My wife and I are reading through the Psalms in our evening reading and occasionally a nugget of the Psalms jumps out of the page. Don’t you love it when, after years of reading the “Old Book” passages become alive, reinforcing old teachings or simply warming your heart.
This is the book of Psalms, and it is rich.
I pray I can communicate a portion of the blessing we receive from this wonderful book.
In our last post we spoke of the theme of love, of the psalm as depicting a marriage between a King and His bride, and of a battle the King would enter into. Although the first verse did not describe the warfare motif, we do enter into it here.
Let’s read on to get a sense of the direction this psalm takes us
You are the most handsome of the sons of men; grace is poured upon your lips; therefore God has blessed you forever.
Gird your sword on your thigh, O mighty one, in your splendor and majesty!
In your majesty ride out victoriously for the cause of truth and meekness and righteousness; let your right hand teach you awesome deeds!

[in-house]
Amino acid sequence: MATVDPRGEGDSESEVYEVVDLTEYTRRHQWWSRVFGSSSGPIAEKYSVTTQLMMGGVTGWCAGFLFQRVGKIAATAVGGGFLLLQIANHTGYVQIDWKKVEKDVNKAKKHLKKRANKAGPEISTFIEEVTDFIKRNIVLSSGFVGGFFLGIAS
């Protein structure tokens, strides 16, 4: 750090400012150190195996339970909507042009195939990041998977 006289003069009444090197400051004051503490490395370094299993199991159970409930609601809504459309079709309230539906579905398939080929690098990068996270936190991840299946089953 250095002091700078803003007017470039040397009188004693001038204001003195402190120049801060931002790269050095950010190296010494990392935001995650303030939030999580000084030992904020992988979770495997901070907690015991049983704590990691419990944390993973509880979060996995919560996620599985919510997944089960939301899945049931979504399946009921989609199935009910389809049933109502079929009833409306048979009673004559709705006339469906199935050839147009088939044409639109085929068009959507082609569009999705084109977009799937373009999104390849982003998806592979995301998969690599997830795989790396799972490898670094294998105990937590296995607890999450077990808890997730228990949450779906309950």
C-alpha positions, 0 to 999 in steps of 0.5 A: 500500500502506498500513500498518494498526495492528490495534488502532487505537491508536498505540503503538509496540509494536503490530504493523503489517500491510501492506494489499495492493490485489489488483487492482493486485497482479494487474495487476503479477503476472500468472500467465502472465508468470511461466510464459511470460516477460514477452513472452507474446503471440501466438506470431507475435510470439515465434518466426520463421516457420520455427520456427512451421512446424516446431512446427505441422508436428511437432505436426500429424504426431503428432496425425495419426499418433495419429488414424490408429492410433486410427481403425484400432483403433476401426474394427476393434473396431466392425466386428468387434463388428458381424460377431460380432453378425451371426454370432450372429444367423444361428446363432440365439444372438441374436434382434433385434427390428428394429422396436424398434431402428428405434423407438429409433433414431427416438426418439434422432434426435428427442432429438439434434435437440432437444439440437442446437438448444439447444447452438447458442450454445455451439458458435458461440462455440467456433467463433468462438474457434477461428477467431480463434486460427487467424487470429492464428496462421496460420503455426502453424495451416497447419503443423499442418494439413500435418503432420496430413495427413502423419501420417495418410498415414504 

Your arrows are sharp in the heart of the king’s enemies; the peoples fall under you.
The subject of this passage is the superlative subject, the most handsome One, One who exercises gracious speech, One who is blessed forever. He is the stellar, highest example of the created being, and yet is blessed forever. Did you get that? He is described as created yet obtaining eternal blessing. Alone, without the next few verses, an argument for the hypostatic union (that is, the union of God and man in the person of Jesus Christ) could be made. He is a man. He has eternal blessing, implying His eternal existence. Truly we are entering into a very high truth about this King! And we are finding this King to be a gracious One, and that characteristic is worthy of resting on for a moment to consider.